Wiltshire

Girl hurt by 'out-of-control' mobility scooter

Akeyla Pike
Image caption The mobility scooter left the nine-year-old with a broken ankle

A Wiltshire man is calling for stricter controls on mobility scooters after his nine-year-old daughter suffered a broken ankle in an accident.

Akeyla Pike, from Corsham, suffered the fracture when an elderly woman appeared to lose control of her scooter at Clarks Village in Street, Somerset.

Her father Graham said the mobility scooter "just took off" as the family queued at the checkout on Monday.

The driver of the scooter was treated for shock at the scene.

Mr Pike said: "My partner was shouting out: 'What are you doing - stop, stop' and as she's gone past she's like, 'I can't stop it'.

"First of all it went into my daughter, then it went into my partner and we all got pushed back - and my daughter was screaming because it was going over her leg.

"We were told that the lady was very sorry and she didn't mean to do it.

"But we're trying to push for a permit - like a cycling proficiency - so that you've got some general knowledge on how to operate these machines."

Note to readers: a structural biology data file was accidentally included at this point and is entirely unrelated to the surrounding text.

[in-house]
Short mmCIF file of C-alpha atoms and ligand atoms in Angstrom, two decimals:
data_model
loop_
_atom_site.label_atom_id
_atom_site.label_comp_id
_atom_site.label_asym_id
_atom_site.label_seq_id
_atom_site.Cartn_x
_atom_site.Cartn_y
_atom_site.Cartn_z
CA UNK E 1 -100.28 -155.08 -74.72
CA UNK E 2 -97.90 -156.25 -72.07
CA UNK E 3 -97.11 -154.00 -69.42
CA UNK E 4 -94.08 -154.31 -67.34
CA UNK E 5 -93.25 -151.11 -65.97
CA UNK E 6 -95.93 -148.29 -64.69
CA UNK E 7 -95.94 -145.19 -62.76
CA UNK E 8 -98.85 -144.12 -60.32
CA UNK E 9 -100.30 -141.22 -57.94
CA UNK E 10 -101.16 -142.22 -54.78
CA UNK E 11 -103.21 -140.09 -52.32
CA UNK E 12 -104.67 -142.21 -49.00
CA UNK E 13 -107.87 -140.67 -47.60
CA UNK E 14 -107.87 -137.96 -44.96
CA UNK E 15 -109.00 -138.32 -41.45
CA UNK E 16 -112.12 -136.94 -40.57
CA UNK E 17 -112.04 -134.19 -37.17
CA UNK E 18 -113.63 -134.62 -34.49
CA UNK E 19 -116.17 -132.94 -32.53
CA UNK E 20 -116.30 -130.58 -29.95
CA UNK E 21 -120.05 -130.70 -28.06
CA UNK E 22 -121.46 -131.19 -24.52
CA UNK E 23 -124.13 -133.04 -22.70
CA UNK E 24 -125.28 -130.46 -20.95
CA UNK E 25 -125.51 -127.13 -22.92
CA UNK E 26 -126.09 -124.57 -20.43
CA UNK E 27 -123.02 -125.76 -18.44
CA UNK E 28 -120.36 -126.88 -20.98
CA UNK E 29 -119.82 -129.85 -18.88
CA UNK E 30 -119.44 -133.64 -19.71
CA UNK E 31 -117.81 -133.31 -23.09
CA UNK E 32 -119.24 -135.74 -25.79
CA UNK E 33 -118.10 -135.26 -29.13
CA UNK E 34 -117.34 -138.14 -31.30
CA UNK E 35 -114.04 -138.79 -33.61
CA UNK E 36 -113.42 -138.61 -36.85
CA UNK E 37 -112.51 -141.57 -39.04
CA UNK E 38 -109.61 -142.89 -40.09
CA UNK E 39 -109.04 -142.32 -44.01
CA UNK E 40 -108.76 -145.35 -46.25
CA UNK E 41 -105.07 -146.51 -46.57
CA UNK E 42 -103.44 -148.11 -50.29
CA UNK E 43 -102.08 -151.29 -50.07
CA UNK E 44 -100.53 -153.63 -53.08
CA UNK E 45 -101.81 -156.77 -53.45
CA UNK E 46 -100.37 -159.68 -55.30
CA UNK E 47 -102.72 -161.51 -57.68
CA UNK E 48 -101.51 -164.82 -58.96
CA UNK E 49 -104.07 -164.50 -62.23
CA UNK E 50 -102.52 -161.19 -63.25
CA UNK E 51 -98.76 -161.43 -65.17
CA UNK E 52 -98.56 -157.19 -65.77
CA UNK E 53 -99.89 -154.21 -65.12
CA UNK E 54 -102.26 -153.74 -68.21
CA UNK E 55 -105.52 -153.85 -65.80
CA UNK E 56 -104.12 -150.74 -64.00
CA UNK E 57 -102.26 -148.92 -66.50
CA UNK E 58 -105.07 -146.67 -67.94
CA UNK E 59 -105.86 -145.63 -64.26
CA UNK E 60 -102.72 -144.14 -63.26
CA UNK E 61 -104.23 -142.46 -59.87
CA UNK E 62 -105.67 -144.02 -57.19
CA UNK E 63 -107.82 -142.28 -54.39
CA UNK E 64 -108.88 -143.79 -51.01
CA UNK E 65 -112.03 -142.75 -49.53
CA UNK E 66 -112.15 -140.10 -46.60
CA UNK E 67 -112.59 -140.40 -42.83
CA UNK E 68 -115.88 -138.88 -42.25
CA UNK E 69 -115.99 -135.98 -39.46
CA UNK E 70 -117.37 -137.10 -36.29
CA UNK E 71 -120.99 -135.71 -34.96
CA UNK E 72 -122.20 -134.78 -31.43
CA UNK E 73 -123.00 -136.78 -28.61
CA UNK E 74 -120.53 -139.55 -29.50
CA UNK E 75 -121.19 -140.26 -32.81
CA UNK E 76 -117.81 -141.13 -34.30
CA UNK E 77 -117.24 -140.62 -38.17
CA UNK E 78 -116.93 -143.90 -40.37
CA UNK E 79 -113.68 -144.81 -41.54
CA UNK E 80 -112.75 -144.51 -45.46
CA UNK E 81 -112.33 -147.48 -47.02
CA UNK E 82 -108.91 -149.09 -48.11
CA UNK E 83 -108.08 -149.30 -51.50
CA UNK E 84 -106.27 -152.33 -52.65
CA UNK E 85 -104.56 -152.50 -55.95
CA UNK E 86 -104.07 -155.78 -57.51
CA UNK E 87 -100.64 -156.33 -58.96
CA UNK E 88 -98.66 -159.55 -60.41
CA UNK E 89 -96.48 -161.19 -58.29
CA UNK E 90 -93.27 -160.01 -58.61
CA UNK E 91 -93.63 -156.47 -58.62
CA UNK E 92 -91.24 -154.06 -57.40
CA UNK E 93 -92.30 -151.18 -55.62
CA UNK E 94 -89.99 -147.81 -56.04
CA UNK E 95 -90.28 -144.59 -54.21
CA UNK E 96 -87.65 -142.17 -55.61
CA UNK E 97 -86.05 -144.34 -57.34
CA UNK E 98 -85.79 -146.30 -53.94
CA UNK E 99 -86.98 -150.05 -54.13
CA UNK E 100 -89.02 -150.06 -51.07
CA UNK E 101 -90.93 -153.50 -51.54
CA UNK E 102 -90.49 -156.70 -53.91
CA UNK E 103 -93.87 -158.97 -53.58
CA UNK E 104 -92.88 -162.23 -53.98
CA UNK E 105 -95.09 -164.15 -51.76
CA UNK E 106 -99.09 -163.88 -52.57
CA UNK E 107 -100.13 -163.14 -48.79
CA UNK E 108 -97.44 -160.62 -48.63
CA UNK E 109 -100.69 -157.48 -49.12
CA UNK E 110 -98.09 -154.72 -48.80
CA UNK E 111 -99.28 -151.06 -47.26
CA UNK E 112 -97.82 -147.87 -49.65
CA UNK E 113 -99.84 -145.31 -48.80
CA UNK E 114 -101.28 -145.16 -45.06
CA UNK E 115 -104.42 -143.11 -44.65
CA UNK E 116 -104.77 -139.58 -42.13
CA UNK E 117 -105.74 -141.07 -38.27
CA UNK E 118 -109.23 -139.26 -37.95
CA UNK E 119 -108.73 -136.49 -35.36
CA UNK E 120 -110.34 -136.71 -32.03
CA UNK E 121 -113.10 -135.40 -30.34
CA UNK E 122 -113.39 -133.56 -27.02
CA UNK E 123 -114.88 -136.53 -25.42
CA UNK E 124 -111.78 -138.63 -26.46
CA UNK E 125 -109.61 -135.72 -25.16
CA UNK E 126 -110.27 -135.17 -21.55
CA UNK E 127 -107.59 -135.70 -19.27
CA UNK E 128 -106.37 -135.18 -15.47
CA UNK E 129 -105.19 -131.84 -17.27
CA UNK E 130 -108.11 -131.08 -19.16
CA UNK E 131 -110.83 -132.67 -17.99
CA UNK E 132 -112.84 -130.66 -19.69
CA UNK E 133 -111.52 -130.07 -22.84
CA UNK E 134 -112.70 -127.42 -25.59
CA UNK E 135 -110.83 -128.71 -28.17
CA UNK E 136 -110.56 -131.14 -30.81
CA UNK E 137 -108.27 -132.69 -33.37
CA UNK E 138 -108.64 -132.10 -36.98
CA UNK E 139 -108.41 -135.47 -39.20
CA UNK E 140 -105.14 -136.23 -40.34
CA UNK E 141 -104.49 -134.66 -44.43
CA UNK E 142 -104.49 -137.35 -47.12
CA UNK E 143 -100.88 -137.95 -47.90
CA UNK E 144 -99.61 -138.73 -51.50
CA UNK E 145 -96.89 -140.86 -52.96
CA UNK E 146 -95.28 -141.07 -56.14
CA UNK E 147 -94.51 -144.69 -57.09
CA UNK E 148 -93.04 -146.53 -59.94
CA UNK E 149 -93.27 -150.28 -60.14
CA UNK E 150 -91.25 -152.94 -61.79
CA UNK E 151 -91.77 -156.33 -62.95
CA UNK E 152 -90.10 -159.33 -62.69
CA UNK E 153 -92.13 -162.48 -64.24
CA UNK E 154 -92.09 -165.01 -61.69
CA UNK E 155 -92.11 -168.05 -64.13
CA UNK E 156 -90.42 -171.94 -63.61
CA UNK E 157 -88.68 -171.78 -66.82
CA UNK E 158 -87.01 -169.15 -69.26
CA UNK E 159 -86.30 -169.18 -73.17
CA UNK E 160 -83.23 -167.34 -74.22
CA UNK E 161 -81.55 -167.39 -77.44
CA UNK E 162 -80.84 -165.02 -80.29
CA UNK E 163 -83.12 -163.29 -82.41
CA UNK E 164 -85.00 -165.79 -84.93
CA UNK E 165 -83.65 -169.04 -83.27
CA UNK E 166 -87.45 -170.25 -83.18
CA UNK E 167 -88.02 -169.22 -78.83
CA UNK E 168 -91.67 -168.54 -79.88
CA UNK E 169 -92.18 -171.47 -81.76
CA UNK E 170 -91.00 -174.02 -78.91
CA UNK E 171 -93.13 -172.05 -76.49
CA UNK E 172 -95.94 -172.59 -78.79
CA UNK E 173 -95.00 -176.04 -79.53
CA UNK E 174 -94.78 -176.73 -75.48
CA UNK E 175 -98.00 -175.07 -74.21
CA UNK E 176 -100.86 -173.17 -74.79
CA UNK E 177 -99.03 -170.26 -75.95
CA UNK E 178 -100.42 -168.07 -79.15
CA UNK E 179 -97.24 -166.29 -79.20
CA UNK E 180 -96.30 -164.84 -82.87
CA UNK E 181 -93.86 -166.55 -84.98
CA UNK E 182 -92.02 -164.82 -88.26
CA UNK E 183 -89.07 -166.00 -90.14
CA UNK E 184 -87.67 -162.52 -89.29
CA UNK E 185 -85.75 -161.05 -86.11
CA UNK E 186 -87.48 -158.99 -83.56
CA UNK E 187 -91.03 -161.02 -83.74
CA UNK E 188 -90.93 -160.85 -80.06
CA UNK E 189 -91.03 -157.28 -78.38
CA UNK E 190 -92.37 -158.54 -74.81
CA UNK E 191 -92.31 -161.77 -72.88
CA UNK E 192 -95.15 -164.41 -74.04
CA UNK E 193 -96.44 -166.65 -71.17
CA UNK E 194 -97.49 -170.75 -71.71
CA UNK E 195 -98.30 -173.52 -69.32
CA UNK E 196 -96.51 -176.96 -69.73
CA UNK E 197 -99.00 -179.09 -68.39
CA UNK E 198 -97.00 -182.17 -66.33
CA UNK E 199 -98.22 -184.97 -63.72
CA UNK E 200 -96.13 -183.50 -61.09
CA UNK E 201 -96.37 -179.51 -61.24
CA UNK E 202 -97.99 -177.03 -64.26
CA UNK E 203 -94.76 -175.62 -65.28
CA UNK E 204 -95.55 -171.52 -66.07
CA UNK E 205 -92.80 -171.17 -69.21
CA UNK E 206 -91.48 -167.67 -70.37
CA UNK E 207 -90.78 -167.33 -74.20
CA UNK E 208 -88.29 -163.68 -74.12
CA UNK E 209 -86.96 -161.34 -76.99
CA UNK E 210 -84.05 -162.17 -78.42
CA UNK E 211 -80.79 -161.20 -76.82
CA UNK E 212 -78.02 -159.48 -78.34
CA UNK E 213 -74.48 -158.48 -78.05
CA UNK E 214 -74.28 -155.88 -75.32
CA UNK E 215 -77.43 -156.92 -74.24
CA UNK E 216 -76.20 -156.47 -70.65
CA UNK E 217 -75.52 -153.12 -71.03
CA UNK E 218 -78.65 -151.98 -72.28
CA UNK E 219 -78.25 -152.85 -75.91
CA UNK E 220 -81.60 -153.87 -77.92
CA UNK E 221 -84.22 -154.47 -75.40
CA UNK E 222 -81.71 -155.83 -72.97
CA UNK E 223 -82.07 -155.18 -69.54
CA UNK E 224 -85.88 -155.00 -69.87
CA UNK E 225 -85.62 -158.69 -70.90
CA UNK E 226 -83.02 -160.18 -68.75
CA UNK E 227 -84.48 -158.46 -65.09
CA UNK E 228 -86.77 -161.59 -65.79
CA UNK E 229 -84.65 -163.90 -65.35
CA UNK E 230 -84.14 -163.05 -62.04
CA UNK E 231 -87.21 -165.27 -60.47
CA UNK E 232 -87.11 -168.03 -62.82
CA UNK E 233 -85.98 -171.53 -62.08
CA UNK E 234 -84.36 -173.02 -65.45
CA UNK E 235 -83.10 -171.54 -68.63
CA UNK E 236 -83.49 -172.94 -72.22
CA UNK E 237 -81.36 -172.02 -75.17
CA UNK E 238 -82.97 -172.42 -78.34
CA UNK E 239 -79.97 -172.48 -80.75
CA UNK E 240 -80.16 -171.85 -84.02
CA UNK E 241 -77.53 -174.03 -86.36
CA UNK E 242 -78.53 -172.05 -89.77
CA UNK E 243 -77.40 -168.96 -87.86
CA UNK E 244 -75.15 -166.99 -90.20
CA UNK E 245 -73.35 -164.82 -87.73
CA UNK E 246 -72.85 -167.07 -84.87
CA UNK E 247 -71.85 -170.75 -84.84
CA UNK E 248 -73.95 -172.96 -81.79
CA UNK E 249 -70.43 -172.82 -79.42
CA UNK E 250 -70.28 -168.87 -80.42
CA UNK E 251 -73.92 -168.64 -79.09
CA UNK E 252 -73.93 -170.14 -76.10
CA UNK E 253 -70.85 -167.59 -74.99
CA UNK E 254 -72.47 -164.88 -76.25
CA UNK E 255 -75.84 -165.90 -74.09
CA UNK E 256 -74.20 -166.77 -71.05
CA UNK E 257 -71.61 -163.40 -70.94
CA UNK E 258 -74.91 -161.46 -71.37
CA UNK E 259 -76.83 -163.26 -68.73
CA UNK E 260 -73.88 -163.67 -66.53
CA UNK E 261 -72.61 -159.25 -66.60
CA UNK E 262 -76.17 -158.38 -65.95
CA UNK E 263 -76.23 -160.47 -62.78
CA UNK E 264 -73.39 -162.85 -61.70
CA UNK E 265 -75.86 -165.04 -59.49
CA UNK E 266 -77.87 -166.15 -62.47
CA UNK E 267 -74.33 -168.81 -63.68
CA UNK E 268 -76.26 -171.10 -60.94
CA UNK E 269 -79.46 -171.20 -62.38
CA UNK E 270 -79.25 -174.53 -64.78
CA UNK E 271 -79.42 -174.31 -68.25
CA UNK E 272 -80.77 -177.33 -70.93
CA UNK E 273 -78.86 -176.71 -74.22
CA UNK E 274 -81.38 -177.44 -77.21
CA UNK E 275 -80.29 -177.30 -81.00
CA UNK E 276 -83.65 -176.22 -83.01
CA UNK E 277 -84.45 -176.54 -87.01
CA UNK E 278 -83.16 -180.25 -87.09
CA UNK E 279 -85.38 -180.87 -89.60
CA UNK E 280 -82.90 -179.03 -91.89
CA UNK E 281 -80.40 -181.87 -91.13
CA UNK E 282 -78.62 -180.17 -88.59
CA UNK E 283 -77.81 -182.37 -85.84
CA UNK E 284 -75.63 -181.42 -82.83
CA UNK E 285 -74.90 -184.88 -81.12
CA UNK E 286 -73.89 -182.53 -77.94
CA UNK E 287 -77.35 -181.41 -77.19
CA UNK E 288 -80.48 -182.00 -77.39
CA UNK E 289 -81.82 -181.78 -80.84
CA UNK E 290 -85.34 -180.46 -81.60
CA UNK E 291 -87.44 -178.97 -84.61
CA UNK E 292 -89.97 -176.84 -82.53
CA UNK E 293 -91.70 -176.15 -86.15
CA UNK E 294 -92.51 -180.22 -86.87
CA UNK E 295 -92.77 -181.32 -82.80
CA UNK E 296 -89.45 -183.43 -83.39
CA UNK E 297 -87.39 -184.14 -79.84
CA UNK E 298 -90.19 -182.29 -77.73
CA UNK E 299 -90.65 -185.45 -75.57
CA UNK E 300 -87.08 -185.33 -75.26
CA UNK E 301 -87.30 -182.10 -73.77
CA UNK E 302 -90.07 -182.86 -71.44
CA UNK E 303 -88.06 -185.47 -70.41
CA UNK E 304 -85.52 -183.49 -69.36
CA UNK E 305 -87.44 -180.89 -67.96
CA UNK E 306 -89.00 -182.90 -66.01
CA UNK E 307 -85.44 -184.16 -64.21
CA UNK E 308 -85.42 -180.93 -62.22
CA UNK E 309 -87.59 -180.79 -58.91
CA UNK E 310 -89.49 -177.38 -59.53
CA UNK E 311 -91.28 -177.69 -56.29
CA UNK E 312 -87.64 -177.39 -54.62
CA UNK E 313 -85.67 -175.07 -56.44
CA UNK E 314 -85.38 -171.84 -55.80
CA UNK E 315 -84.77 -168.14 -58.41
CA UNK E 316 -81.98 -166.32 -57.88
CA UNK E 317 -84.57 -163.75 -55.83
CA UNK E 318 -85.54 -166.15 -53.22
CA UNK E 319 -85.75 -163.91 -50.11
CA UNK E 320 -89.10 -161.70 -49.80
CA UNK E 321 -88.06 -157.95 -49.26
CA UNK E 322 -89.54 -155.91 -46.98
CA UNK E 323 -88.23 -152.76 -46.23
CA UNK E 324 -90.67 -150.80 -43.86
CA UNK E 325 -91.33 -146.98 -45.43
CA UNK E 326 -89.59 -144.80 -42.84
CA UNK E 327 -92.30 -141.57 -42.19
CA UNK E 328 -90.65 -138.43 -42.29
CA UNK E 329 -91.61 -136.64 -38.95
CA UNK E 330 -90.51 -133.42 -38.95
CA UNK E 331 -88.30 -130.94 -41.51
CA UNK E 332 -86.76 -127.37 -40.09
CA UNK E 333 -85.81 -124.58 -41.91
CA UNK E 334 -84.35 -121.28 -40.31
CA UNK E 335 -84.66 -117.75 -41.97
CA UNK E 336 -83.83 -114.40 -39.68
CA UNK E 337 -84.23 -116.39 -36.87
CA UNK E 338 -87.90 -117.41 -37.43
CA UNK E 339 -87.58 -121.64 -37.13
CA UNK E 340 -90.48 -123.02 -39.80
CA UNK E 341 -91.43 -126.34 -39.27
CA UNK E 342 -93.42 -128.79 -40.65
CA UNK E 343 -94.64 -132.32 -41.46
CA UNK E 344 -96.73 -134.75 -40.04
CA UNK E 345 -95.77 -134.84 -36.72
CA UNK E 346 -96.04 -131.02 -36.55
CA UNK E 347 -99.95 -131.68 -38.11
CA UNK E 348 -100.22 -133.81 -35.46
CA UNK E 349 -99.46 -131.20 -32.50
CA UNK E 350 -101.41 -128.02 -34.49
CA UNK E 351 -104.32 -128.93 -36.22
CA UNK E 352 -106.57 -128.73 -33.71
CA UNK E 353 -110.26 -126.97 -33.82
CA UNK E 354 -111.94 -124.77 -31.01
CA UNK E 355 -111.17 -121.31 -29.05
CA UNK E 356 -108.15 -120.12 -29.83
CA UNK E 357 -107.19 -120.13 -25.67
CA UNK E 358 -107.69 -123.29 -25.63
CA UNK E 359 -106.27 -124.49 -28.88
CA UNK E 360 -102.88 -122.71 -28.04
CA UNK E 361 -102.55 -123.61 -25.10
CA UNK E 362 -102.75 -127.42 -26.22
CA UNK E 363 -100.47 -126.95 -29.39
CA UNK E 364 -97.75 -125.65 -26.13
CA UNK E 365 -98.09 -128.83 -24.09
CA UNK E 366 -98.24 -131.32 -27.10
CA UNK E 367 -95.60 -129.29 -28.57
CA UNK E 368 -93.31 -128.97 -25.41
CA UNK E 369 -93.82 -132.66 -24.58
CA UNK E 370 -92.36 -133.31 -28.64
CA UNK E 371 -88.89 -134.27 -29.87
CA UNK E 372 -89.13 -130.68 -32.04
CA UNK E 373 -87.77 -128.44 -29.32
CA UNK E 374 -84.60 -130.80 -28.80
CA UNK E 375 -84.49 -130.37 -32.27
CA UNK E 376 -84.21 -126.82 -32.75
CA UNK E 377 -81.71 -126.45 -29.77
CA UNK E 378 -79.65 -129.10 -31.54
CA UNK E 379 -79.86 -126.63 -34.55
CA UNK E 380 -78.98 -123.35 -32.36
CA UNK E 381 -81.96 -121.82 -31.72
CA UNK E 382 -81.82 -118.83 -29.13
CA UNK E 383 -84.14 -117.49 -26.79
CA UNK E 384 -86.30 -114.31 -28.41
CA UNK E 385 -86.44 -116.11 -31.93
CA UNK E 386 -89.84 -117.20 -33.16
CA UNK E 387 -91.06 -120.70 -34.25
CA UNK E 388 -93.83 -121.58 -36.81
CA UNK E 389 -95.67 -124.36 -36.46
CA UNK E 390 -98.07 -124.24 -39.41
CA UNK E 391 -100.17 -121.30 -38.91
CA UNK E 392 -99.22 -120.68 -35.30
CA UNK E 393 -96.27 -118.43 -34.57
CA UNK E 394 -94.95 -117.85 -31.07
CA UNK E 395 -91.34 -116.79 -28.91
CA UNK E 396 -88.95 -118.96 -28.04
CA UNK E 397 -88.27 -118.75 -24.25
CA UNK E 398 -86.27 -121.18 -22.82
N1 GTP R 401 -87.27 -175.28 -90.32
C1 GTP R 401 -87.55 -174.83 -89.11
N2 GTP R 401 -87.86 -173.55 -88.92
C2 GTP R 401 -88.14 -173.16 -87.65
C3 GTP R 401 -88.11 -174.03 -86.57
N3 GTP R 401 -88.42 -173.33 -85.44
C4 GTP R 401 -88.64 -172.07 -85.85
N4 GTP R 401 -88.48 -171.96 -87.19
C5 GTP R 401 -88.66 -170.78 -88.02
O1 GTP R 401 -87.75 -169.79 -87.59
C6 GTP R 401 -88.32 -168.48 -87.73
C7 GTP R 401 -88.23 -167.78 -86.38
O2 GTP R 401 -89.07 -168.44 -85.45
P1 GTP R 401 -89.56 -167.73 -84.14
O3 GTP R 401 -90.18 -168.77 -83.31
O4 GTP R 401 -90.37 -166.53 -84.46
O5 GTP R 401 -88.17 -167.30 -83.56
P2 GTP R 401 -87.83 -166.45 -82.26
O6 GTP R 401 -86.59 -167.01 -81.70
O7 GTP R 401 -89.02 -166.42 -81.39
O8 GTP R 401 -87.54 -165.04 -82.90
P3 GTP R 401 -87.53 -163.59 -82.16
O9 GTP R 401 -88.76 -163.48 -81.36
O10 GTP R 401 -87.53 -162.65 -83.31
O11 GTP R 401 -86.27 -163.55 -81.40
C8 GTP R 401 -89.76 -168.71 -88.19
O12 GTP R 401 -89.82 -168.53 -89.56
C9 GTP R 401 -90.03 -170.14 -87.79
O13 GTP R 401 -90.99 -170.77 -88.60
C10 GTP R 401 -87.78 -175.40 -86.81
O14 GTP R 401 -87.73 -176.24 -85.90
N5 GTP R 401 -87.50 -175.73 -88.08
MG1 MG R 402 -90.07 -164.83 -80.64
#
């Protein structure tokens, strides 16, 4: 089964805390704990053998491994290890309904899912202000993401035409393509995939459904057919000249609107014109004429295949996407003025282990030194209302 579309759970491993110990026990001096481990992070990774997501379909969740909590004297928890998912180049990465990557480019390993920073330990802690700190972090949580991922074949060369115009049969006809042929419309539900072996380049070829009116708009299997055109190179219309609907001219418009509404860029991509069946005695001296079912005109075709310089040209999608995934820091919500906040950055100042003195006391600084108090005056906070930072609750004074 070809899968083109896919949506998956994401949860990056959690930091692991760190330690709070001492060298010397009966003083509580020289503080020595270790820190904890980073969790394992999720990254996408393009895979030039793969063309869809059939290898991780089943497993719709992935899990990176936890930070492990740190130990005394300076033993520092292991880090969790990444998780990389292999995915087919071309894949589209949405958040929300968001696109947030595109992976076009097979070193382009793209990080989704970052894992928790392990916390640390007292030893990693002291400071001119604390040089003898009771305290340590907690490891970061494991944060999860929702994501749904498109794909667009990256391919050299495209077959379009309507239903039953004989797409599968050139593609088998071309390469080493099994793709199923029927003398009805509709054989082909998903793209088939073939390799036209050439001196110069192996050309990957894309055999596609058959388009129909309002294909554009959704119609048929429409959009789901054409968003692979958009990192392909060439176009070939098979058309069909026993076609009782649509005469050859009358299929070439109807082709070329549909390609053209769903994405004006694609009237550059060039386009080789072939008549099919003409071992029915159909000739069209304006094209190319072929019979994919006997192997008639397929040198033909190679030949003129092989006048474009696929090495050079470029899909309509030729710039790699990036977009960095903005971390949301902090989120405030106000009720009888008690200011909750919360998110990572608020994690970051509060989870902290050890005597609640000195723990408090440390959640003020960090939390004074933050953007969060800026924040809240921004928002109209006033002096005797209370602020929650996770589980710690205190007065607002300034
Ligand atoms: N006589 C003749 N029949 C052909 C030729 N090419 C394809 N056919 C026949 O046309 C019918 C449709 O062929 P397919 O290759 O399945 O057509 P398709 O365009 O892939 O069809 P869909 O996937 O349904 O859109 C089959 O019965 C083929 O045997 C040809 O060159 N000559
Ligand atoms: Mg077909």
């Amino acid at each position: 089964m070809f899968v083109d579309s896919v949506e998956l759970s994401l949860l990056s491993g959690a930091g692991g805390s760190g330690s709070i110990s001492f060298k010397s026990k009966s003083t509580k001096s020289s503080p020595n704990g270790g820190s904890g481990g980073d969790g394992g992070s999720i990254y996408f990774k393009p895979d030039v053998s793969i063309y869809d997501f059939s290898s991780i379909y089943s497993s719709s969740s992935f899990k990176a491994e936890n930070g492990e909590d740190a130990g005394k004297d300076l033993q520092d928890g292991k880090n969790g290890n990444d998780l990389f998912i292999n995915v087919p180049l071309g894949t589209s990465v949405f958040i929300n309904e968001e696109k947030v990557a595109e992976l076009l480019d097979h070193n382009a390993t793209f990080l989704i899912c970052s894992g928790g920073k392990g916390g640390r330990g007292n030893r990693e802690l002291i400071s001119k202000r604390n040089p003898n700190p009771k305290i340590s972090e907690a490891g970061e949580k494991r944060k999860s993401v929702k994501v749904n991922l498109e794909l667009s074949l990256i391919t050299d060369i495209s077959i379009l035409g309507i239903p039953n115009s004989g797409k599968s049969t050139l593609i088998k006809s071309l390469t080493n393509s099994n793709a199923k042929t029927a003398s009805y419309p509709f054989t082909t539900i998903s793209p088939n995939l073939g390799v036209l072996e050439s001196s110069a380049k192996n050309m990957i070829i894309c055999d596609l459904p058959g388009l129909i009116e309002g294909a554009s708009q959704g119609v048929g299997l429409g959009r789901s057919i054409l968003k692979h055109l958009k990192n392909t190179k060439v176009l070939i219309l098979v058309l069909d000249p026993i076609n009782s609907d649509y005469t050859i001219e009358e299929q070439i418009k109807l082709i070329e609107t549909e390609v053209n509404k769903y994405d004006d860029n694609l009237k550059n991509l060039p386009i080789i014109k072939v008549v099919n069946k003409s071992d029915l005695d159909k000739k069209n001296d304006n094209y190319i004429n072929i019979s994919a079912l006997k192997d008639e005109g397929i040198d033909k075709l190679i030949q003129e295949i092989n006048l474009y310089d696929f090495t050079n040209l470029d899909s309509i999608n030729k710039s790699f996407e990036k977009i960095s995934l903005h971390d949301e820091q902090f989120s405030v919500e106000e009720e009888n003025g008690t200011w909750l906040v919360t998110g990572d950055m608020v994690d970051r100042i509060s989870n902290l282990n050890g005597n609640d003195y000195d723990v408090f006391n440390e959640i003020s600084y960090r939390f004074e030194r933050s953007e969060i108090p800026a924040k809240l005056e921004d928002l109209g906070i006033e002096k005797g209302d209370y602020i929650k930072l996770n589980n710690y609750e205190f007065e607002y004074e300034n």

Effective training

Kevin Clinton, head of road safety at RoSPA, said ideally people using mobility scooters would have had some training, been properly assessed and were confident using them.

"If people don't use the scooters then they can become housebound or end up in care homes.

"Compulsory training or compulsory insurance would all increase the users' costs and that might mean some people wouldn't be able to use them.

"There should be training, but we need to build up the number of providers and we need to know what sort of training would be effective.

"If you brought in a law now then a lot of users wouldn't be able to find the training in the first place so they'd lose access to their scooters," he added.

A spokesman for Avon and Somerset Police said the driver of the mobility scooter, a woman in her 70s, had been treated for shock at the scene by paramedics.

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